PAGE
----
We found that music and movement express emotion similarly because they have the same dynamic structure and that this similarity is cross-cultural. This helps explain why music moves us literally and figuratively.
Credit: Joe Hanson of it's Okay To Be Smart
how we did it
Beau Sievers wrote a program that presents a user with five slider bars. Each slider bar corresponds to one of five dynamic features: Rate, Regularity of rate, Direction (up/down), Size (big/small), and Smoothness. The sliders operate in real time. By manipulating the slider bars, a person can alter the music notes being played or the animation being shown. For example, manipulating the RATE slider makes the notes play faster and the animated ball bounce faster.
The fact that the program uses the same features to create music and movement allows us to test whether emotion is really expressed the same way for music and movement. Does angry music have the same dynamics as angry movement? This would help explain why music can "move" us -- why humans everywhere dance to music and why music is so important for creating group cohesion (synchrony) and ritual.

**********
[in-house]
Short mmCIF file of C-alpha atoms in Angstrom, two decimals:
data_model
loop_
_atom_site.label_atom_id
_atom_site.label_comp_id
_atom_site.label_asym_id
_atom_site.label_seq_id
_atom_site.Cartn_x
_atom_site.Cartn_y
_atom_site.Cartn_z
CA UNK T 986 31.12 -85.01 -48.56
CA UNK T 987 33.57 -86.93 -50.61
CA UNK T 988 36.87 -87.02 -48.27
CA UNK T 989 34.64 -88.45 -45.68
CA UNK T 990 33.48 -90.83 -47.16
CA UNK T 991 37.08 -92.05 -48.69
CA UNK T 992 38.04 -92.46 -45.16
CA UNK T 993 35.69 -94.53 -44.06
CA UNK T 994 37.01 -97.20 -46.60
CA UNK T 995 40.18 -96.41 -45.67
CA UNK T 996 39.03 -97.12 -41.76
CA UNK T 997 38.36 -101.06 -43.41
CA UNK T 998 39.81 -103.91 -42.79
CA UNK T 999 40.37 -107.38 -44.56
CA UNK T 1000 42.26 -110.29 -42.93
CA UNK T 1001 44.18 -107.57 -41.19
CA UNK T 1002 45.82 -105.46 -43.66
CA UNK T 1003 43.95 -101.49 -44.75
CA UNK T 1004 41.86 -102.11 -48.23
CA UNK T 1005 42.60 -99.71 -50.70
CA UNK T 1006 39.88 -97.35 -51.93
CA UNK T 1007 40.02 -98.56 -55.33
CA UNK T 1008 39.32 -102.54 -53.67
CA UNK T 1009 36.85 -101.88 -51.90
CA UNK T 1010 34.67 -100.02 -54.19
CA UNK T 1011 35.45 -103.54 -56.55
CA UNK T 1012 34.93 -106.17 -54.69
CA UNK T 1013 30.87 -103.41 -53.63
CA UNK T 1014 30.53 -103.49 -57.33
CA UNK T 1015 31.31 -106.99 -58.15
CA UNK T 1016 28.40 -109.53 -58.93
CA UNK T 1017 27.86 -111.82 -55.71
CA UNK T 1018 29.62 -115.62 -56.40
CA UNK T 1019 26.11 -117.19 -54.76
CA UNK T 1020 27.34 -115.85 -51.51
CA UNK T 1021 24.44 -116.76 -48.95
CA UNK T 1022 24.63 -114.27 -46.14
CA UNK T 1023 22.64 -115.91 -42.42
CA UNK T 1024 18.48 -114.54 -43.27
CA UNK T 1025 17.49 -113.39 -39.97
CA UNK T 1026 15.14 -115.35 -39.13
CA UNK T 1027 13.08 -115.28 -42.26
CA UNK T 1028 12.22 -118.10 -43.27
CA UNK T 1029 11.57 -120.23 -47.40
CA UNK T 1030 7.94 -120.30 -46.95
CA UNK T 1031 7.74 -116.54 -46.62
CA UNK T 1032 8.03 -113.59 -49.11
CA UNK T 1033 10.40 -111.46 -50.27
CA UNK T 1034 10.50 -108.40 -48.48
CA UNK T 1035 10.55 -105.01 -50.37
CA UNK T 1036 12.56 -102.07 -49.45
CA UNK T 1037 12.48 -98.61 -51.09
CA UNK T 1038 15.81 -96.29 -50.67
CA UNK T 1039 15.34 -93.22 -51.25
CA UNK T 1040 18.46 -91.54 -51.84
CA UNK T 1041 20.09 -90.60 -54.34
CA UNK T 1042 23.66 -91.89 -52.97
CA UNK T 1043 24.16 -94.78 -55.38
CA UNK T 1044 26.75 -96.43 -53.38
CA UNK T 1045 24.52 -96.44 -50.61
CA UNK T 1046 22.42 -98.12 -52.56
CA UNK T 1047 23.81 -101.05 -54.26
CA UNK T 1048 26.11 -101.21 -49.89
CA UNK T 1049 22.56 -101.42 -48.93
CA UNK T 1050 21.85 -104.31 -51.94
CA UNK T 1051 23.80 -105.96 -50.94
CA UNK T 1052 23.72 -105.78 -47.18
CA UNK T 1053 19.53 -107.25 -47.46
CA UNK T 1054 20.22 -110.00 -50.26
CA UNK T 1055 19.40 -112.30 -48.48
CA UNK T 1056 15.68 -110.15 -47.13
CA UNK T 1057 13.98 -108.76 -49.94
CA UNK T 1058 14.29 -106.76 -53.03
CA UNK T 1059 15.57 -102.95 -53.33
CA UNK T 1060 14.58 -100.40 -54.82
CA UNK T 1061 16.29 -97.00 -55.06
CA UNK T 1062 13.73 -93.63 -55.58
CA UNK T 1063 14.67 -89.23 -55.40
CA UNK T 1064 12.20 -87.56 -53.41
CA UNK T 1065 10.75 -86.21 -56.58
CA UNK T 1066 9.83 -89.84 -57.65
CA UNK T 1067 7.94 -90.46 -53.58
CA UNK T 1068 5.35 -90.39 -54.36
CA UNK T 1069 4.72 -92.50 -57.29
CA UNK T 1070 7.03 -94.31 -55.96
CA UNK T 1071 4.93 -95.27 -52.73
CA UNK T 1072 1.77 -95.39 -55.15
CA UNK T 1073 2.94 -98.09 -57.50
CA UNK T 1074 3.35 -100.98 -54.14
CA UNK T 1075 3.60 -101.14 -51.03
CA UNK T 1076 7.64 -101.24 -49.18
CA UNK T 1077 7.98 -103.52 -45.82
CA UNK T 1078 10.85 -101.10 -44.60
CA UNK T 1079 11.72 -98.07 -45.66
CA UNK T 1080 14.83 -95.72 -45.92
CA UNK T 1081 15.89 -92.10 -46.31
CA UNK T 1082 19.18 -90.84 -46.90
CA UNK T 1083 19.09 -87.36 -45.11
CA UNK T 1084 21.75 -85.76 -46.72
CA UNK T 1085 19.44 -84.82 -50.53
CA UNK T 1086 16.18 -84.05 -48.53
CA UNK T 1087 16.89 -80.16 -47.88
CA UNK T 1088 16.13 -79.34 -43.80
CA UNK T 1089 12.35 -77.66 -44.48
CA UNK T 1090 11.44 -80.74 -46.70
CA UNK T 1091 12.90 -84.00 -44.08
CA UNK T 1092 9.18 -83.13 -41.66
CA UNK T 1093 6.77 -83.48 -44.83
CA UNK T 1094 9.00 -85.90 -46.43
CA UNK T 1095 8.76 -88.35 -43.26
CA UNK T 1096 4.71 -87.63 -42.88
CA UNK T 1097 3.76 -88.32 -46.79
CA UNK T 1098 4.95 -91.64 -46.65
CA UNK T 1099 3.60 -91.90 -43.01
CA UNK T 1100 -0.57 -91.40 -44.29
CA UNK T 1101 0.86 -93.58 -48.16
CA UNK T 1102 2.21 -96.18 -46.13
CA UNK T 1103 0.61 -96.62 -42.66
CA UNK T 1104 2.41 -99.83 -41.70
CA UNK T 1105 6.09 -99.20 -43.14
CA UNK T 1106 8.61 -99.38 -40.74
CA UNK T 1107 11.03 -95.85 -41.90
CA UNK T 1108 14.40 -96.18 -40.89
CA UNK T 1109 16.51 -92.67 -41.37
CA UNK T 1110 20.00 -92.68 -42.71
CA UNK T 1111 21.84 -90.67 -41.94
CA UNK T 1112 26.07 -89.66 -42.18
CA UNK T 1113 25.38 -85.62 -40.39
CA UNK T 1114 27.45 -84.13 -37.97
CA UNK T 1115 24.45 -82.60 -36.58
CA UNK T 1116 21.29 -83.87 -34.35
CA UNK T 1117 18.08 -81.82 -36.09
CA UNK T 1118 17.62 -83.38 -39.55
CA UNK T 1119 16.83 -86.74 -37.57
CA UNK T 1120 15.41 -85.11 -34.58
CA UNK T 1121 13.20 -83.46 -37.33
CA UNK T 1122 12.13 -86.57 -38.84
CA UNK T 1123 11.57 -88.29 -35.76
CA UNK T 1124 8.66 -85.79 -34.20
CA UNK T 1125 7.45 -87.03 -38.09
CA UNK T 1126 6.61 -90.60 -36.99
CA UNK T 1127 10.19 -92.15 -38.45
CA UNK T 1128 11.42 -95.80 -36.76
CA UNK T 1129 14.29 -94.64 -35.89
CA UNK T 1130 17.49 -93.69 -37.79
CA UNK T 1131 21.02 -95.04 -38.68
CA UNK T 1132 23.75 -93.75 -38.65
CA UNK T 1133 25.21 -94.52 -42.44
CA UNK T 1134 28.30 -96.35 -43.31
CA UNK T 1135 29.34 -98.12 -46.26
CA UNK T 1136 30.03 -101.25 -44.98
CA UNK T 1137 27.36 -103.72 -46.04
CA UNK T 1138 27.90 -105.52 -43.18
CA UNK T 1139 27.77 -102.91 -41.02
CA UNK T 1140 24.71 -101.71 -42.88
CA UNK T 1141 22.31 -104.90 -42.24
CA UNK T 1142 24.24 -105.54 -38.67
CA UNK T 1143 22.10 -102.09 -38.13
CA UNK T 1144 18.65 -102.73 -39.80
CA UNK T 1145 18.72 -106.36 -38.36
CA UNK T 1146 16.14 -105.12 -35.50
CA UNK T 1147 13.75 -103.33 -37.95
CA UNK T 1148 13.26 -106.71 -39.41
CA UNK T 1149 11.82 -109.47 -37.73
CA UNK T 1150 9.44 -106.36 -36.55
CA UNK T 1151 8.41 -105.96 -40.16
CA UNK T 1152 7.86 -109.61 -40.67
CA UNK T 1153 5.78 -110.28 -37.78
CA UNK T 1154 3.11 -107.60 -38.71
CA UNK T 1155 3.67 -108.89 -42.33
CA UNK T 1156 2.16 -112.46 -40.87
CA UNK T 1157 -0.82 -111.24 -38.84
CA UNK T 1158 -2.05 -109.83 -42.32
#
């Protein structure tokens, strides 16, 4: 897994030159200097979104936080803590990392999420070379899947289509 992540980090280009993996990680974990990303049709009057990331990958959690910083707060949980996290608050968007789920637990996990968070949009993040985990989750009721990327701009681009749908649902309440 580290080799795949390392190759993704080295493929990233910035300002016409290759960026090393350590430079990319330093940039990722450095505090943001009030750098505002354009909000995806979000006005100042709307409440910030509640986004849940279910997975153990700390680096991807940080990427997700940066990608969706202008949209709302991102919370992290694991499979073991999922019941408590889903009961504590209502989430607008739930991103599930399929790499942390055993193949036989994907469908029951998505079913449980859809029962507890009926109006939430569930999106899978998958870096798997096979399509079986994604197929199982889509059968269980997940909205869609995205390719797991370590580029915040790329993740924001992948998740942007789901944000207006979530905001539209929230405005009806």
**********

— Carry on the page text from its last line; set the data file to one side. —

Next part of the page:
We asked college students to create five different emotional expressions (angry, happy, sad, peaceful, and scared) using the sliders. We found that they placed the slider bars in a particular, distinct configuration for each emotion. Most importantly this configuration was the same regardless of whether they were trying to express that emotion in music or movement.
To find out whether these crossmodal emotional expressions are universal, we took our program to a remote tribal village in Cambodia. Villagers had never used computers before or been exposed to Western music and yet created the five emotional expressions in the same way as our Dartmouth college students. Thus, these emotional expressions are crosscultural and crossmodal. Perhaps, most importantly this study provides evidence for the fundamental link between music and movement -- they share a dynamic structure.
Sievers, B., Polansky, L., Casey, M., & Wheatley, T. (2013). Music and movement share a dynamic structure that supports universal expressions of emotion. Proceedings of the National Academy of Sciences.